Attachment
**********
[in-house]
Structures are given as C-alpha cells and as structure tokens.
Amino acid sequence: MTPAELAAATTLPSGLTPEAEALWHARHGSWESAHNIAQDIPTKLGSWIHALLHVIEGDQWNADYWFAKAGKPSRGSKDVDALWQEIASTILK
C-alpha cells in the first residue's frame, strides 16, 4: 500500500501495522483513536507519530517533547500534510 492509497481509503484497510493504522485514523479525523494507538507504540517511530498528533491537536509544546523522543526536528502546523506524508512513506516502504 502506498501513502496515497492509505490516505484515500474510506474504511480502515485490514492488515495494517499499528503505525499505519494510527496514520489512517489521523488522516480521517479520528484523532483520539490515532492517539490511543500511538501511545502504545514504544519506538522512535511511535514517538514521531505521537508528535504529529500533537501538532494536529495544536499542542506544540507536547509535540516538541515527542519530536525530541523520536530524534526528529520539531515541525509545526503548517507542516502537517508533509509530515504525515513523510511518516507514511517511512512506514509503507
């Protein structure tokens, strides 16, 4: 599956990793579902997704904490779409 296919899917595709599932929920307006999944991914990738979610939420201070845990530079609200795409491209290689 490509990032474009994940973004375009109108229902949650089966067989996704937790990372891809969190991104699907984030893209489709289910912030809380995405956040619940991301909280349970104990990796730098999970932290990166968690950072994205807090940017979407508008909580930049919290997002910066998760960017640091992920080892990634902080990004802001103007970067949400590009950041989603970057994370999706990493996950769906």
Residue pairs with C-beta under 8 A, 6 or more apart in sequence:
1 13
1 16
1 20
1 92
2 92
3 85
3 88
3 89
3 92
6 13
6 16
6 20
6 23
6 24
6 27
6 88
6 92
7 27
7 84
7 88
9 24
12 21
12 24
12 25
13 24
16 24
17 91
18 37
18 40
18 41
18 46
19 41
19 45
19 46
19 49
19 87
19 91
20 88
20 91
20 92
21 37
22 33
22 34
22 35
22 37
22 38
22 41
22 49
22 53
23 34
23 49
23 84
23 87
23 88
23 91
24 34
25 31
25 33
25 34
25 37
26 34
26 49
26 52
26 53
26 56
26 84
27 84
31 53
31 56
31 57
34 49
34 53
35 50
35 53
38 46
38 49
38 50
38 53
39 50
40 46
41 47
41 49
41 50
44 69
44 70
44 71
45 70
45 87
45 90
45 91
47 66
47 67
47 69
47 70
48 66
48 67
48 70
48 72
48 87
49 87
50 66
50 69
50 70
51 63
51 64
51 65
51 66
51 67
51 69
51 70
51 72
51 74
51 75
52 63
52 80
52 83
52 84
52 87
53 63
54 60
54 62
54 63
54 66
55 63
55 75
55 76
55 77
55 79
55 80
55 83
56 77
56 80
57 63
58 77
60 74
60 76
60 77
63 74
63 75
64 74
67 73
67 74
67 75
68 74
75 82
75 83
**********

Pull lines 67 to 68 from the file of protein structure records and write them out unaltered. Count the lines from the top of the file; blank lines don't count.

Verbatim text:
26 34
26 49